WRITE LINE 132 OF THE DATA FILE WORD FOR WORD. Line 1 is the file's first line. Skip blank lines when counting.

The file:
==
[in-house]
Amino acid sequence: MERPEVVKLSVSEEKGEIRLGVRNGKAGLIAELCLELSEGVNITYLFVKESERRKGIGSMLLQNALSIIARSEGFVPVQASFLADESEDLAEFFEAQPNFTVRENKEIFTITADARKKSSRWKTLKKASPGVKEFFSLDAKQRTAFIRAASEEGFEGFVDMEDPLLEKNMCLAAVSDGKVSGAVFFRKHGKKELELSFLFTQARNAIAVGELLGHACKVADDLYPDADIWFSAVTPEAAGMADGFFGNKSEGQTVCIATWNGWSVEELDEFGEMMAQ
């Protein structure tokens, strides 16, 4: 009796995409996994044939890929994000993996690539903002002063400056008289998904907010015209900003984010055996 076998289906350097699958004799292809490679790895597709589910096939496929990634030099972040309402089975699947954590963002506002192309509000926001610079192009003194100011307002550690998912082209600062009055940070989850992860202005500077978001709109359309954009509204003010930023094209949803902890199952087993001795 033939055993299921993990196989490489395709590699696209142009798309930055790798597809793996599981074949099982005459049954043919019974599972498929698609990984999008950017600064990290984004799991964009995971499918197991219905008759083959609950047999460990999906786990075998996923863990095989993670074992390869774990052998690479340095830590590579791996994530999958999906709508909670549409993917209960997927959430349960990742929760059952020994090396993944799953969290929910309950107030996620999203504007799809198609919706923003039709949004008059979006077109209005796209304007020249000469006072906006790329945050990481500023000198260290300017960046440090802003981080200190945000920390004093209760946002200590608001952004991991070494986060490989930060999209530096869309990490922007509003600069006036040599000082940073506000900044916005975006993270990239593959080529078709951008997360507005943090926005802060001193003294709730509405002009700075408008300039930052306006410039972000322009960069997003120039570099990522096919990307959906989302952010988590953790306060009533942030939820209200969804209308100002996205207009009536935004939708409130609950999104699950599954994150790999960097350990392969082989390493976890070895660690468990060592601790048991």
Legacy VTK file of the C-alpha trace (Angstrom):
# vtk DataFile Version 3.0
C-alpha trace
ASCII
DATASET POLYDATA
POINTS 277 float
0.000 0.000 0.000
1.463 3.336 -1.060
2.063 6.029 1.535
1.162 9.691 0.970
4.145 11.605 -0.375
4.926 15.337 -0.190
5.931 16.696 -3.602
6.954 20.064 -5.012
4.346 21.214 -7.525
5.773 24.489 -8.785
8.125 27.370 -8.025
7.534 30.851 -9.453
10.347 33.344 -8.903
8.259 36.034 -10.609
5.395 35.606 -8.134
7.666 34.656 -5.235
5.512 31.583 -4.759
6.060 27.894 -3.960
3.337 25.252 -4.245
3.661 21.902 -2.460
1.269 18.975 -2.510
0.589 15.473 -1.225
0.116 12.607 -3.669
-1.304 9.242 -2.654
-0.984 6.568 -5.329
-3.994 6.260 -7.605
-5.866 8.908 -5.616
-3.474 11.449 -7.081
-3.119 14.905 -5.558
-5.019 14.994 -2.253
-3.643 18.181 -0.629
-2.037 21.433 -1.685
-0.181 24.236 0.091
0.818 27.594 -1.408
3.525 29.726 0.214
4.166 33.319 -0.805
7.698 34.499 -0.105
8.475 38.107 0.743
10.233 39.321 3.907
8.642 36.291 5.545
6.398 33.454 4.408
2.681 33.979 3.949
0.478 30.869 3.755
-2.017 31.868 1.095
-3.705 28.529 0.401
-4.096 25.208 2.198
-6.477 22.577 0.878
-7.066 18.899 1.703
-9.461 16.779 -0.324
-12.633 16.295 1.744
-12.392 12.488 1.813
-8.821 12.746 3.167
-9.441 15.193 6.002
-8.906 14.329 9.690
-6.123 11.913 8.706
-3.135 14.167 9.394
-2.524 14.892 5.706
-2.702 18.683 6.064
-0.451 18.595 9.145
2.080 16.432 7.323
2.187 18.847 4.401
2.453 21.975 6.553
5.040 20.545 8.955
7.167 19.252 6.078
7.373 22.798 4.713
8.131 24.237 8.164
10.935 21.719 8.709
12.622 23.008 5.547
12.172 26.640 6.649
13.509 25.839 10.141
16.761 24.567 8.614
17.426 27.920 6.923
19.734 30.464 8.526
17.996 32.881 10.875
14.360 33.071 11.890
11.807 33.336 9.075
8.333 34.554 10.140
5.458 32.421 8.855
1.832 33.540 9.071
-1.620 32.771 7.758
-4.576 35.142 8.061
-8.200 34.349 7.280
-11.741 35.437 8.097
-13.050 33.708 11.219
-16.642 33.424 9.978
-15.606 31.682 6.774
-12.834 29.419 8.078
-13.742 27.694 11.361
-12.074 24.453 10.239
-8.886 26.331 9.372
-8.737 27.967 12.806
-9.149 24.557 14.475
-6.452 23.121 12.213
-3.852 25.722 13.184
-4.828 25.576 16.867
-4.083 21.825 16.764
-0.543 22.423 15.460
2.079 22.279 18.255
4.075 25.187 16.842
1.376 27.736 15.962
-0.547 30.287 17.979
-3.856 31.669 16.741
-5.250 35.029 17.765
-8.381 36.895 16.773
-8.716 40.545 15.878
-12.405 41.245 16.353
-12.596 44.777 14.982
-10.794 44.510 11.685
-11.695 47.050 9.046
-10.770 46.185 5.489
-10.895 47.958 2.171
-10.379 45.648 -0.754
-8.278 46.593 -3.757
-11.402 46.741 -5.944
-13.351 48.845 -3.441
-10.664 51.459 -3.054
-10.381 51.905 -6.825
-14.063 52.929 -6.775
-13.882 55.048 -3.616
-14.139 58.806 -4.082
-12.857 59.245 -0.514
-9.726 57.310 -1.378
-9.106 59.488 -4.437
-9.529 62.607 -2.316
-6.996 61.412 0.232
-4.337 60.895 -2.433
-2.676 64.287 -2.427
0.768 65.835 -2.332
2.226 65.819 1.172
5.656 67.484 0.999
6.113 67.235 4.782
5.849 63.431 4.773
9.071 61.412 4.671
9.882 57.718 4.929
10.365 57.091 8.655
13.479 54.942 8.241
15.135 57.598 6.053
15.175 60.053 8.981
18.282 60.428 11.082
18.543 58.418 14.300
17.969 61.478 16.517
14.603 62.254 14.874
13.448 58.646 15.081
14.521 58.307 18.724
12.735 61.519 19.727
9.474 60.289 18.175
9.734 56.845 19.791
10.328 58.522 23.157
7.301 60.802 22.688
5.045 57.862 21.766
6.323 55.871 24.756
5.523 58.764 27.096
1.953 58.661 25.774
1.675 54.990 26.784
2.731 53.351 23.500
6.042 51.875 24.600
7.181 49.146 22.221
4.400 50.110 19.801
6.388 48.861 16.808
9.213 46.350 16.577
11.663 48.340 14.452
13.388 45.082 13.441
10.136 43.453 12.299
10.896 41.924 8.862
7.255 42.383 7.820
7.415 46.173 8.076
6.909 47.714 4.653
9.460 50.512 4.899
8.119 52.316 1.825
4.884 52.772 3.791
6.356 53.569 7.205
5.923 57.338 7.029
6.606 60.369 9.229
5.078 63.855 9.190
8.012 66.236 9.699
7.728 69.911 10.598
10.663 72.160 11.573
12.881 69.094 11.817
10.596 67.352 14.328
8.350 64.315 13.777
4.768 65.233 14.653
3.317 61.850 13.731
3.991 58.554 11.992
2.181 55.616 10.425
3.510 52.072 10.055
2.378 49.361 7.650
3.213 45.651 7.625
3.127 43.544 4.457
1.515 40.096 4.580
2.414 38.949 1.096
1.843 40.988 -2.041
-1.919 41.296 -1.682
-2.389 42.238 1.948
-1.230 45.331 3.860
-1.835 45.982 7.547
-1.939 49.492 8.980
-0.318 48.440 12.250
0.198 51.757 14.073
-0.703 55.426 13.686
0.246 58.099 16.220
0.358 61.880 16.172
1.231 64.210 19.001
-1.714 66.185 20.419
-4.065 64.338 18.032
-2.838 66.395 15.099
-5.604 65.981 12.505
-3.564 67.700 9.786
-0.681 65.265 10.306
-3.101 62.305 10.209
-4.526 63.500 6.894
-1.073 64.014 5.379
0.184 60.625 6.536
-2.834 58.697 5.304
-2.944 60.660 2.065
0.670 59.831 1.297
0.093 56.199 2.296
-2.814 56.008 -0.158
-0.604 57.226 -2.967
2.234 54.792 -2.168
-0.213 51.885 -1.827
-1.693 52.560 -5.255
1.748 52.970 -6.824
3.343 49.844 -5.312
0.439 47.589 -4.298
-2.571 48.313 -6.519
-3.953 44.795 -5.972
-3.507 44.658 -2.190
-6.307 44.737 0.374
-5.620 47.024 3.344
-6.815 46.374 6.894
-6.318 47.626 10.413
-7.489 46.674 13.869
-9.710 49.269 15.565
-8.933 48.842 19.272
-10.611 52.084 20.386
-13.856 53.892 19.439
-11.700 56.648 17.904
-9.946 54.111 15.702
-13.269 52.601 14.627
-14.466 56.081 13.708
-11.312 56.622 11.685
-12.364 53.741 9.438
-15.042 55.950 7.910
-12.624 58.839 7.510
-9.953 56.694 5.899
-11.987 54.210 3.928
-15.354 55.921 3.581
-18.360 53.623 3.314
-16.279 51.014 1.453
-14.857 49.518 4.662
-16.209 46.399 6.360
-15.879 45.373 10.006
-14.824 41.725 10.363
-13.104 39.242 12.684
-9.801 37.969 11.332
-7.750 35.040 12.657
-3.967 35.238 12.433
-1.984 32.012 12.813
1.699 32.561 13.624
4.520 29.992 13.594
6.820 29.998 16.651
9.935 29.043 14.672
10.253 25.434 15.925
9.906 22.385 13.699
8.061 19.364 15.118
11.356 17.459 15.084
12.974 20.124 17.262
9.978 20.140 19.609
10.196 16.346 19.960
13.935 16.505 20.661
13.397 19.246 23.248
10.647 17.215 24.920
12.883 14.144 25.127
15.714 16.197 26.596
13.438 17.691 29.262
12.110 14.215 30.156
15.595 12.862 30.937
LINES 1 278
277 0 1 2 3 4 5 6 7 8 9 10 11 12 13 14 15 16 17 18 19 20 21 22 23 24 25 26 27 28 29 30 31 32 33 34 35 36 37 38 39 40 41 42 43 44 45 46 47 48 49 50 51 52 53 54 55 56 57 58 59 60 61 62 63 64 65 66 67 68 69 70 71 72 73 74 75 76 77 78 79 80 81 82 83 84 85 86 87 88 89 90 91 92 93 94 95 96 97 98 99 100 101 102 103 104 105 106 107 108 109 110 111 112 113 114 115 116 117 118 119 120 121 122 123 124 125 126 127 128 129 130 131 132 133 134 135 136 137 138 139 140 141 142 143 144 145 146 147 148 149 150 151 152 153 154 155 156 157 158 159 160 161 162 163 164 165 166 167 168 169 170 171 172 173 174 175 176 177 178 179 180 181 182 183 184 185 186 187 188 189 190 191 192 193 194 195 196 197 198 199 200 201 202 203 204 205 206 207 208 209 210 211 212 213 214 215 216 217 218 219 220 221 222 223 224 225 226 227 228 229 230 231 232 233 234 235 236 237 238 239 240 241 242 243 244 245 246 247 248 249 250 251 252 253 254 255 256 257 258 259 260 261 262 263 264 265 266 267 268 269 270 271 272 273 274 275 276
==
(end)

-9.106 59.488 -4.437